Saturday, 17 March 2012


Yesterday, I was sifting through some of my old DVDs (funny how even the term "DVD" now seems archaic in this digital age!), and found my copy of WarGames, the 1983 film about a teenager who inadvertently hacks into the US defence system, and almost triggers World War 3.  It got me thinking about my own shifting attitudes towards some of the issues which are thrown up by the movie.

In 1983, WarGames very much rode the "Zeitgeist", tapping into debate and anxiety triggered by the threat of nuclear war, and the increasing role of technology and computers in our lives.  The film was pertinent for me in both respects, as I was just beginning to become interested in computing, like most schoolboys of my generation.  Also, around that time I was flirting with CND, attending a meeting and mingling with a few members.

I later reverted to a more hawkish stance, and retained this until just a couple of years ago. I still acknowledge the imperatives and realities of the Cold War, and although it is tempting to conclude that the multilateralists "won" the argument, I am much more sympathetic now to the sentiments which the unilateralists were expounding in the early 1980s. I tend to question everything now, and would be much less easily taken in by the propaganda.

On the question of hacking, which WarGames also deals with, there was a feeling back then, and up until comparatively recently, that its exponents represented an inherent menace, and a danger to stability and order. I too subscribed to this view until recently. Now, hackers are increasingly seen in some quarters as protecting the liberty and interests of citizens, by exposing mis-deeds of officialdom, and combating centres of authority and power.  Of course, we would certainly not want hackers to trigger World War 3!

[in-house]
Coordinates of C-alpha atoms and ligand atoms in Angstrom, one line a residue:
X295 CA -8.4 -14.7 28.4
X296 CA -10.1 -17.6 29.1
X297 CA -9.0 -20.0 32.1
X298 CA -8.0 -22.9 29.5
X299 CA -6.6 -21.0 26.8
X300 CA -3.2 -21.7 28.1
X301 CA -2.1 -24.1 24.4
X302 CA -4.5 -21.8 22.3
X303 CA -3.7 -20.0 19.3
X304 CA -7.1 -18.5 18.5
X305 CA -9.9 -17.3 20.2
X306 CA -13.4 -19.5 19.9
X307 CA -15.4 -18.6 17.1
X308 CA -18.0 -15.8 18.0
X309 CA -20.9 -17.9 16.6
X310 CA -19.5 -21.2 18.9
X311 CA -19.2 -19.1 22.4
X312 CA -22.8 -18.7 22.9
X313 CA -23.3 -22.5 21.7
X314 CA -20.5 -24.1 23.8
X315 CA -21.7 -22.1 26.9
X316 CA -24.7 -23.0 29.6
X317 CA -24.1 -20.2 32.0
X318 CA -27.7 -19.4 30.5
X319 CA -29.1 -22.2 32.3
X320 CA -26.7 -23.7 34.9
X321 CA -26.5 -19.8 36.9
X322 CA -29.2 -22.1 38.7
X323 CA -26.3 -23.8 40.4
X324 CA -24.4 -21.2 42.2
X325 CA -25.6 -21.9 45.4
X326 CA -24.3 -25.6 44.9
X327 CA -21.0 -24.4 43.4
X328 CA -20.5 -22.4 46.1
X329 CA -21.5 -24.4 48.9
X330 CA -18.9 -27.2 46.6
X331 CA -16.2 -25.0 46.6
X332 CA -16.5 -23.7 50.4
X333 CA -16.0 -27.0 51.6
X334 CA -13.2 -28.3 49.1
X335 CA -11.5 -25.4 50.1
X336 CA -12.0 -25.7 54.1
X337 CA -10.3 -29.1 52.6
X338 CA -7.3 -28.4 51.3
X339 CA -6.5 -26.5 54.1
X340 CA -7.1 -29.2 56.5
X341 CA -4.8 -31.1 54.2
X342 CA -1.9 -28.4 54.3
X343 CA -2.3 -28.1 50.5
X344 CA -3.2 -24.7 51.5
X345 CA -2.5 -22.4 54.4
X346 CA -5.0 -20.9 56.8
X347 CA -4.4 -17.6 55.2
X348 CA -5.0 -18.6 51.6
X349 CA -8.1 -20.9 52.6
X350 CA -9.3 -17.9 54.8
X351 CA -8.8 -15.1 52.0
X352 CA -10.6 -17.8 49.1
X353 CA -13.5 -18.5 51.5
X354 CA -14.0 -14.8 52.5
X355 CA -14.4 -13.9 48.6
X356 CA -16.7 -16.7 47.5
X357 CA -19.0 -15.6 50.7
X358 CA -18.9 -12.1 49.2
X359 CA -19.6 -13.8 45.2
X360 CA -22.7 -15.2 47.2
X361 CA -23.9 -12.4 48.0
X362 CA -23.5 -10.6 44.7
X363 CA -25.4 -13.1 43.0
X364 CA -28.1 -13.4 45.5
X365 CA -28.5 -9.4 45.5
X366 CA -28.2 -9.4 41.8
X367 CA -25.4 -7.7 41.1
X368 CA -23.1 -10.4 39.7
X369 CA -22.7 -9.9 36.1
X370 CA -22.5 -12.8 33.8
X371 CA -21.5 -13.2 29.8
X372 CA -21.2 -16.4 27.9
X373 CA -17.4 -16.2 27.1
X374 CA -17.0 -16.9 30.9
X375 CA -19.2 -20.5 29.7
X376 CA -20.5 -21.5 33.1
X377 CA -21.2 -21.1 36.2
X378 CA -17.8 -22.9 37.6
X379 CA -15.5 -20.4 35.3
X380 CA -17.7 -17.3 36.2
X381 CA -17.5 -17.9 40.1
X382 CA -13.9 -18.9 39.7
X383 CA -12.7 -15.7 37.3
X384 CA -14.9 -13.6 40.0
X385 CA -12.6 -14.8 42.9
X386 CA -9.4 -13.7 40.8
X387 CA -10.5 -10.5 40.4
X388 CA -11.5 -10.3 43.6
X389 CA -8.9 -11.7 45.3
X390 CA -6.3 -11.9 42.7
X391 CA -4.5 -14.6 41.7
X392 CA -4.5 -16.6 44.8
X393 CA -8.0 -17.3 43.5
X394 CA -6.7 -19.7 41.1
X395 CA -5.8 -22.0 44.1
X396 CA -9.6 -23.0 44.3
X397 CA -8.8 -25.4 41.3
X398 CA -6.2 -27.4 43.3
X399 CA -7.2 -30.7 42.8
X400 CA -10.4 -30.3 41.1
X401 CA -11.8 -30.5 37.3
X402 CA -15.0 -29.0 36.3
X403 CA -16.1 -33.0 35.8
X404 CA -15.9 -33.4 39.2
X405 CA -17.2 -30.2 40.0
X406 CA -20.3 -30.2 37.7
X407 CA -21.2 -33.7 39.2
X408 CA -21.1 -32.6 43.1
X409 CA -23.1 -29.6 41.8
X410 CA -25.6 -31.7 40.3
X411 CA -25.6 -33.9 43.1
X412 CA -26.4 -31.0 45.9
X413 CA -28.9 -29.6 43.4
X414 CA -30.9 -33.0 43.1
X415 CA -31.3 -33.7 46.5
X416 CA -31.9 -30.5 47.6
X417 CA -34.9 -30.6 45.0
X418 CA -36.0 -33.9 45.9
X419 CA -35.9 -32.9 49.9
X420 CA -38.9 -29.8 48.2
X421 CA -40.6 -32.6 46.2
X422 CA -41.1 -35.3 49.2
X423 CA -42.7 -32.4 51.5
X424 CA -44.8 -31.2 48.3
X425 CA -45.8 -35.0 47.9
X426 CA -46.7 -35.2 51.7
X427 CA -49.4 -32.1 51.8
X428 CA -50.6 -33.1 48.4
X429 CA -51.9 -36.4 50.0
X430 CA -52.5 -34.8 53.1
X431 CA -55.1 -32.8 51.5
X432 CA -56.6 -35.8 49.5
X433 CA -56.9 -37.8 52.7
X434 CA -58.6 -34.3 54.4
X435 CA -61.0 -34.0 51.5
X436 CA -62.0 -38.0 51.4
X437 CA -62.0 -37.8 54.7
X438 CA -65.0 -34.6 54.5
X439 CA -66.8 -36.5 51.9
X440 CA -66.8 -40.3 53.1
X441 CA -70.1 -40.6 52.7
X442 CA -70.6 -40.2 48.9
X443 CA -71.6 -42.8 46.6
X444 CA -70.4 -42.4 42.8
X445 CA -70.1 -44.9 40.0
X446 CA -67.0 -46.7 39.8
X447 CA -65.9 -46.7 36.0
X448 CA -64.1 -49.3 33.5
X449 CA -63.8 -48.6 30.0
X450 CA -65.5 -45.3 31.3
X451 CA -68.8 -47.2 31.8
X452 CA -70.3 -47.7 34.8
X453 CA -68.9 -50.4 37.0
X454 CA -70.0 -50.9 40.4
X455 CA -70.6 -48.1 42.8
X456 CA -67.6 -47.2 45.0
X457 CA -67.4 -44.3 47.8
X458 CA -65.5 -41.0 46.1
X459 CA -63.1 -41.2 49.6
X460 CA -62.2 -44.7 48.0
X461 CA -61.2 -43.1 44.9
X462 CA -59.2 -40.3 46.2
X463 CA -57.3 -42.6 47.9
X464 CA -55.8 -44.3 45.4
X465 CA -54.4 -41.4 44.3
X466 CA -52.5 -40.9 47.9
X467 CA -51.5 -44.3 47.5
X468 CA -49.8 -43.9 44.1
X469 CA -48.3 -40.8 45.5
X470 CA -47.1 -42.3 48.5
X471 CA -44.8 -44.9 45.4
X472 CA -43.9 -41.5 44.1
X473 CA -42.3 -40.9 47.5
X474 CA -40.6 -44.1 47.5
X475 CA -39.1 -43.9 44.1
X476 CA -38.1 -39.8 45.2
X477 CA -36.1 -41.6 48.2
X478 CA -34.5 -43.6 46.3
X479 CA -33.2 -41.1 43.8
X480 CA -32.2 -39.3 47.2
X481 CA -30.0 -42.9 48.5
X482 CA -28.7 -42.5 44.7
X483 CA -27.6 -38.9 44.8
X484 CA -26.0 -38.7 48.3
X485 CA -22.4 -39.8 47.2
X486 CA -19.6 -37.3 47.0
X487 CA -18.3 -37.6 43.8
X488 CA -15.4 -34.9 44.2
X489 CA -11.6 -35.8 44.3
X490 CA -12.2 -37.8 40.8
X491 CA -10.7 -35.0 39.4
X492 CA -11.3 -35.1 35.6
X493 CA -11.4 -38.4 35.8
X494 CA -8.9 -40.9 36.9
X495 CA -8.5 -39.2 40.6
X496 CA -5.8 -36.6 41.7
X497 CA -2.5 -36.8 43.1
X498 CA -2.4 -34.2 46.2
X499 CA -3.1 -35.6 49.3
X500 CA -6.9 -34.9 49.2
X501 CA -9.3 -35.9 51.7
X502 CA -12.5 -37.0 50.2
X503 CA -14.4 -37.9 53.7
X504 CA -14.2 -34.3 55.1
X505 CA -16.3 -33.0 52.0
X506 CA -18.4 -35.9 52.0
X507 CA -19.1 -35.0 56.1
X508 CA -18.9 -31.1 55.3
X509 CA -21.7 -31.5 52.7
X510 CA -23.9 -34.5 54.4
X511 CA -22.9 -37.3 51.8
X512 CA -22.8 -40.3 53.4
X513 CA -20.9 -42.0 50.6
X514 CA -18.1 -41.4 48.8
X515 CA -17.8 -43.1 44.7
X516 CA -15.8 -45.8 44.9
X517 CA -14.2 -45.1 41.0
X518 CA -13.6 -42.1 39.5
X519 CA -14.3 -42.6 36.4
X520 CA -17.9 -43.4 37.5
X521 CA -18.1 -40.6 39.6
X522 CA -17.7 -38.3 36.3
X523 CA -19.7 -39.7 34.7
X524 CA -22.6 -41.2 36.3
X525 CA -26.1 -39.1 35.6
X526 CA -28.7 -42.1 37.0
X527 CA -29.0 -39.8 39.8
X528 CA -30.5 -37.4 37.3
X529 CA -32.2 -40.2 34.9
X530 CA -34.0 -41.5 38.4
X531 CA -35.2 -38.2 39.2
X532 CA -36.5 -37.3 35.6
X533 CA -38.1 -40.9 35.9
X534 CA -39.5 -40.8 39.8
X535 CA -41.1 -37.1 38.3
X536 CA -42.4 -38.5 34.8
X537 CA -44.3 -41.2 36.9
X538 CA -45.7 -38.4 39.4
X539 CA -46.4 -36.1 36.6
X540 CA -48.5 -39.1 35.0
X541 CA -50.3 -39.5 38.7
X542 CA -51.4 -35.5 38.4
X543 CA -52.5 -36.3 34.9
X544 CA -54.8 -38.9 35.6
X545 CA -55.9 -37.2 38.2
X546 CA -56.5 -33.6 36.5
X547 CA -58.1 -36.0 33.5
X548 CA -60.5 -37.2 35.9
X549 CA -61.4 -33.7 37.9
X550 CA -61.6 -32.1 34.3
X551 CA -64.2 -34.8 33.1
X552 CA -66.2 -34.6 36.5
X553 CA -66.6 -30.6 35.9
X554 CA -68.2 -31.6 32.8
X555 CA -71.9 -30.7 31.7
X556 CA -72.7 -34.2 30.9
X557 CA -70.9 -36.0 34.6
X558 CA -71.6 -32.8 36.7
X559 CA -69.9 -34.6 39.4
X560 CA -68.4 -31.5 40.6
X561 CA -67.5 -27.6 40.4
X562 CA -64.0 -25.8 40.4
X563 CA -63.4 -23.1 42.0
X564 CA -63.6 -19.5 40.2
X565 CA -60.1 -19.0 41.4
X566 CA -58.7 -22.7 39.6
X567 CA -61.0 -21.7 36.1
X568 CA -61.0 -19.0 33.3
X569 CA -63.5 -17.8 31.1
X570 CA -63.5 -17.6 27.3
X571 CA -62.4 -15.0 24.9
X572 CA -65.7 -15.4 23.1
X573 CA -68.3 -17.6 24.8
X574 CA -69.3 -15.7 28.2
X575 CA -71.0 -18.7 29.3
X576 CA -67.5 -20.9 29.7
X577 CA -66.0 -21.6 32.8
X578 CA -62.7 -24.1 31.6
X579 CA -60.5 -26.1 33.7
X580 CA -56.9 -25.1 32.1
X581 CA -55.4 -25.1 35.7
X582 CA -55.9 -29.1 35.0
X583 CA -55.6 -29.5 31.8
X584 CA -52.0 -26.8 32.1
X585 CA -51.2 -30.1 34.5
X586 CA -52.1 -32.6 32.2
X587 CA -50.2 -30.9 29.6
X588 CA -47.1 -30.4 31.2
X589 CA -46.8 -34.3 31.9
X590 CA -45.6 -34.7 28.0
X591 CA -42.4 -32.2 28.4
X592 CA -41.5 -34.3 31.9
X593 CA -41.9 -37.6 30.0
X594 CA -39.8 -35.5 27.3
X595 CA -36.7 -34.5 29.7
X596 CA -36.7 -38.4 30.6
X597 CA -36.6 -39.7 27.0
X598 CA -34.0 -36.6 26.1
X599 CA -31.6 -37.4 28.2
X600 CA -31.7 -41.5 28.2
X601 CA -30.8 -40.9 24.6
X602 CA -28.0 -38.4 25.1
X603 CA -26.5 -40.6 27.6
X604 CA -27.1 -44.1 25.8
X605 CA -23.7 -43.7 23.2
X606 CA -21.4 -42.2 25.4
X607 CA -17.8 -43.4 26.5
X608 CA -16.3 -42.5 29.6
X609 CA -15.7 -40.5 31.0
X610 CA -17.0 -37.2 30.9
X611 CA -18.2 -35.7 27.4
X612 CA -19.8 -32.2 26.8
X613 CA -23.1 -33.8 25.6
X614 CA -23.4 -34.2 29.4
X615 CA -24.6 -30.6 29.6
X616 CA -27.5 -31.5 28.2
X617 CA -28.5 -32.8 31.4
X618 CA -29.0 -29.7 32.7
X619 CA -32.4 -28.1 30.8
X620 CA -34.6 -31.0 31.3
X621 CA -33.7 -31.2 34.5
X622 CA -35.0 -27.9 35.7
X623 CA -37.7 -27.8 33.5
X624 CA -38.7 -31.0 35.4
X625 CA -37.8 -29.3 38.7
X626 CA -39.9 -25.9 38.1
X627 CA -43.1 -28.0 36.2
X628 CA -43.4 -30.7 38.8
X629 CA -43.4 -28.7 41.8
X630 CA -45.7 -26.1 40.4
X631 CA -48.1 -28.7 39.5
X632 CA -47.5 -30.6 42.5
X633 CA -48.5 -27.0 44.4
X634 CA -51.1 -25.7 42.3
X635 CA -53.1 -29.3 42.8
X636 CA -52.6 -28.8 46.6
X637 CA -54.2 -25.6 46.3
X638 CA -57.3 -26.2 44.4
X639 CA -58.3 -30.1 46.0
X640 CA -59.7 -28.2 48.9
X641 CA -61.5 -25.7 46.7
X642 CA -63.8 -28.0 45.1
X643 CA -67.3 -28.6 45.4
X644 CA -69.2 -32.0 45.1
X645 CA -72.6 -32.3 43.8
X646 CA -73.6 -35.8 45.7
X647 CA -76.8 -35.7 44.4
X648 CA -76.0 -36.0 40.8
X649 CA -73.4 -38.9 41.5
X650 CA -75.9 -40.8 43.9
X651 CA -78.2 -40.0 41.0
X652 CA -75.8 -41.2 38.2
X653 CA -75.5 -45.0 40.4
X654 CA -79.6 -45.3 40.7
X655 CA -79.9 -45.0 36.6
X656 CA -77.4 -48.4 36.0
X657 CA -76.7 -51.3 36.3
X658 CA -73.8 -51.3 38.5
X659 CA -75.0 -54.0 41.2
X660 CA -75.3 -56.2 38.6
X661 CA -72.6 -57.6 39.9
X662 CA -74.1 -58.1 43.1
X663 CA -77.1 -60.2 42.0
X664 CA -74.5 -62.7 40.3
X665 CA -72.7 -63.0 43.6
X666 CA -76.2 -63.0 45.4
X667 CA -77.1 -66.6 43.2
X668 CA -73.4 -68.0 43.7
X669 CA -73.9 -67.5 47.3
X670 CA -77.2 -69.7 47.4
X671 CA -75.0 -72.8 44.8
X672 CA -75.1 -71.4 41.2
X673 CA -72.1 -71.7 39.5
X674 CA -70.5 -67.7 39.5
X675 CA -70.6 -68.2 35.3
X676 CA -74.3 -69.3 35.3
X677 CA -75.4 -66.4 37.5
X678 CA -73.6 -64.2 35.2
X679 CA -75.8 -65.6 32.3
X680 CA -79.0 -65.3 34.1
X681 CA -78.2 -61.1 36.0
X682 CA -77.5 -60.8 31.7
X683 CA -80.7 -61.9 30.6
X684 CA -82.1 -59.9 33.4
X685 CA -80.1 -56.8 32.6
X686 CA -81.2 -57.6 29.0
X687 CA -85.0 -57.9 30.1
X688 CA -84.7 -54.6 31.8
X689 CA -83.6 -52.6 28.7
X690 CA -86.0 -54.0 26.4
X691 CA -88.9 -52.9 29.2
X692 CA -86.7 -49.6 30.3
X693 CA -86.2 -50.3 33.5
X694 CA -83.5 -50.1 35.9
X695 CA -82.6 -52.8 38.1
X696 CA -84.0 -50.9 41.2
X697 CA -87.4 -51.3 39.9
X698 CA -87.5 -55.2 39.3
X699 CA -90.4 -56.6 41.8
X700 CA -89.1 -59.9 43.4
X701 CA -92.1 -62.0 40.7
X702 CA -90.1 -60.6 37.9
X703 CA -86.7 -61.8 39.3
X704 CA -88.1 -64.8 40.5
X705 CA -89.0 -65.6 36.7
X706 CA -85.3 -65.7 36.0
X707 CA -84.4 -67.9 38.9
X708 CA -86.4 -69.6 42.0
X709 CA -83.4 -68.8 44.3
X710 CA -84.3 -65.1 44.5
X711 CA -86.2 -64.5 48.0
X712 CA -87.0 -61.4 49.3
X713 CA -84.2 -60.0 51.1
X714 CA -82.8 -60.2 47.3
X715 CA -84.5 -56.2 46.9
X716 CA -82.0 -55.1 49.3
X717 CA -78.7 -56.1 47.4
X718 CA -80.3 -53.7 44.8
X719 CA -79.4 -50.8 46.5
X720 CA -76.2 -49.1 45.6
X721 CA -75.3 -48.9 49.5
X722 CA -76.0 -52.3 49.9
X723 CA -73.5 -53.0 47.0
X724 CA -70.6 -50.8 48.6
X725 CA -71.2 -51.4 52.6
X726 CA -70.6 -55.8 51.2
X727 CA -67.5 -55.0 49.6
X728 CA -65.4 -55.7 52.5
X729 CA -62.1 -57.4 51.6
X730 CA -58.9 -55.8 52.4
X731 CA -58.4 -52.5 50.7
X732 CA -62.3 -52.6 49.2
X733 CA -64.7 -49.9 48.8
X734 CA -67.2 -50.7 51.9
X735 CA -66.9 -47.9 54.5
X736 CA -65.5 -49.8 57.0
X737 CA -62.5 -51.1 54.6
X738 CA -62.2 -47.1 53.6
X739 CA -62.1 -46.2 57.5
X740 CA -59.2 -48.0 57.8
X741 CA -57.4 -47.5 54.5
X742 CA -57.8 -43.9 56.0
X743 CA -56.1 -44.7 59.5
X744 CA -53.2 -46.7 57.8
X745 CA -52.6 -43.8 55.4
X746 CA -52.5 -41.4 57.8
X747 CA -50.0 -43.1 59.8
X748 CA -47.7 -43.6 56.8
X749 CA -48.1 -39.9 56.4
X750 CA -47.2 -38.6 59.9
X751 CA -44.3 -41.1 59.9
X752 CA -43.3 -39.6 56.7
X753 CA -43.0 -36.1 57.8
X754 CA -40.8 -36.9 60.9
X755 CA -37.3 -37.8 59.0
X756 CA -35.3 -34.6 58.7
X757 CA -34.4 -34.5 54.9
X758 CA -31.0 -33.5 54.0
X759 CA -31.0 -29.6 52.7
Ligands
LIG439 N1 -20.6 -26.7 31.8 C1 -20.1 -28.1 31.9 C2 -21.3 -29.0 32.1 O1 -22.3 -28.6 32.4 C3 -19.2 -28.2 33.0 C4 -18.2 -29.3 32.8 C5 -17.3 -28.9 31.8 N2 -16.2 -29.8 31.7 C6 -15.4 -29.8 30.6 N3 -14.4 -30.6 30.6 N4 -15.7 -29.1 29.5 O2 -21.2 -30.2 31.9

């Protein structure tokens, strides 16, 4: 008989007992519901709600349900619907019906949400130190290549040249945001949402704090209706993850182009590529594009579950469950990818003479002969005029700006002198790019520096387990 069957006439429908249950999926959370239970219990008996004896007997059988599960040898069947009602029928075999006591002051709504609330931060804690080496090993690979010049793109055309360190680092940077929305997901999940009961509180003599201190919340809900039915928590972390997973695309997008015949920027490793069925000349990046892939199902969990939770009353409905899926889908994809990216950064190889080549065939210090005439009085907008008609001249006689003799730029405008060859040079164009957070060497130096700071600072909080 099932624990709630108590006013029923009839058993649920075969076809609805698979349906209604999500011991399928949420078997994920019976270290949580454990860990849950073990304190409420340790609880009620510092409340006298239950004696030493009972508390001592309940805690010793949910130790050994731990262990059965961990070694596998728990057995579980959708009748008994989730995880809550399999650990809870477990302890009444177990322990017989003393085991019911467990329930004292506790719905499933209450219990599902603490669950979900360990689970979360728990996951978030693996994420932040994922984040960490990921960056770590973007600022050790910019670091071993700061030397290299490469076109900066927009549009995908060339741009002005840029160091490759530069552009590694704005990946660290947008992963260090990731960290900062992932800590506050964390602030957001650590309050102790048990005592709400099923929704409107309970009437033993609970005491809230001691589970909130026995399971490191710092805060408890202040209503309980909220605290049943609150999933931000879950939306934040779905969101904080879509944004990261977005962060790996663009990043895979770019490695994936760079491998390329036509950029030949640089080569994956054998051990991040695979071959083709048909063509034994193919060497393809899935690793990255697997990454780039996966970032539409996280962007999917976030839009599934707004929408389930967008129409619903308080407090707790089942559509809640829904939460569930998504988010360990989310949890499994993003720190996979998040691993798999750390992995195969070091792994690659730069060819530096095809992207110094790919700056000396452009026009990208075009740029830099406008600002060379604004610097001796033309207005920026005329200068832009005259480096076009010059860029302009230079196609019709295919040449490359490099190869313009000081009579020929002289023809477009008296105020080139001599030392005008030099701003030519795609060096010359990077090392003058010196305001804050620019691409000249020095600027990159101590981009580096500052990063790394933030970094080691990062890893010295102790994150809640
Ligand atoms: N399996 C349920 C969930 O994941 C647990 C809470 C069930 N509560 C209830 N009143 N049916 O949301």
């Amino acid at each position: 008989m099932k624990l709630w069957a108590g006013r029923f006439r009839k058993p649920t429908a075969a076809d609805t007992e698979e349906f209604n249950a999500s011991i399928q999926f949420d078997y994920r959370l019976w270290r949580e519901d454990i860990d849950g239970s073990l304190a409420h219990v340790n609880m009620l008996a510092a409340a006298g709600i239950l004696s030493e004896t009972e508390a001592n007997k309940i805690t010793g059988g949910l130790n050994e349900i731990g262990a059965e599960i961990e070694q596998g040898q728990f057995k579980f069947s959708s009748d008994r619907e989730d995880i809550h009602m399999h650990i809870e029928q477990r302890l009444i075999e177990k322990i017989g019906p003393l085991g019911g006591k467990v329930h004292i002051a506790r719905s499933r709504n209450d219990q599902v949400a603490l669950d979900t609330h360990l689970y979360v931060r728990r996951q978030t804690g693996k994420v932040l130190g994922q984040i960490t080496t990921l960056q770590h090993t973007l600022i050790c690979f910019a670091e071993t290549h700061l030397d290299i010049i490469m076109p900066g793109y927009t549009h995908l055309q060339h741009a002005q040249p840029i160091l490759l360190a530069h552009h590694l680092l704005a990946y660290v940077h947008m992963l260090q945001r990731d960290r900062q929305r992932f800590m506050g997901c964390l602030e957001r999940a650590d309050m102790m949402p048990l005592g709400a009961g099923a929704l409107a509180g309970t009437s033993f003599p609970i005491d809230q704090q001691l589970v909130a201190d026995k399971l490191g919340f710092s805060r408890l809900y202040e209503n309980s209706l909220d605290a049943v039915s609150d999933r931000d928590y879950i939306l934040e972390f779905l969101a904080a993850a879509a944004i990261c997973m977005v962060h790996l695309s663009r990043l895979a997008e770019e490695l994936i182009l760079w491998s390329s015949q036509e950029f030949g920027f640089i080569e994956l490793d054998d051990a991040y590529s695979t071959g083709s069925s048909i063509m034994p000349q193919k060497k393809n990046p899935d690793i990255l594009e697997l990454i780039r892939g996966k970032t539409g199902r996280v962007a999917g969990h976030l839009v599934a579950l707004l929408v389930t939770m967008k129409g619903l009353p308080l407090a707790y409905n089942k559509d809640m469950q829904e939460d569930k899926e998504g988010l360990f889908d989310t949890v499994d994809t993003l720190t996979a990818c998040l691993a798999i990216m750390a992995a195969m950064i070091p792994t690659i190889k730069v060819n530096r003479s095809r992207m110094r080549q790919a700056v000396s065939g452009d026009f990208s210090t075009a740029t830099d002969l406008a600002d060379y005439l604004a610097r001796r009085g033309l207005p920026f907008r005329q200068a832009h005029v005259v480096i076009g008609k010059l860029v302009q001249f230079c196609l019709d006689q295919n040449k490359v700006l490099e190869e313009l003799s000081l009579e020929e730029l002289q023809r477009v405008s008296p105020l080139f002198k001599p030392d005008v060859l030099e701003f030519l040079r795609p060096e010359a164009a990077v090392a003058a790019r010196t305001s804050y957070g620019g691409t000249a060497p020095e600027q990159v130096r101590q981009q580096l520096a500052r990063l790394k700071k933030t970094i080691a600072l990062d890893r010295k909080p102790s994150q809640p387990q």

My feelings towards the military personnel also differ from before.  Before, I would have been reverential towards them, and other representatives of the state and authority.  These days my view is not exactly contemptuous, but definitely less deferential.  I am suspicious of motives, and assumptions of primacy, albeit still regarding these structures as necessary in some shape or form.  In 1983, the alternative was insidious, but legitimate questions still need to be posed.  Trust has to be earned, and unquestioning obedience is misguided and dangerous. It is foolhardy to put anyone on a pedestal.

Turning back to the movie itself, I thought it was unusual, in that it worked on several levels. Appealing to a younger audience, because of the technology and adventure elements, and empathy with the David Lightman character, but also posing questions about mankind's relationship with technology, and moral quandaries concerning our destructive tendencies.

Some might argue that the issues in this film are less relevant in an era when the Cold War is just a memory, and when computers are integral to all of our lives. However, the issues and dilemmas continue to fascinate and vex. Perhaps the themes are still more applicable to our current situation than we would care to admit....

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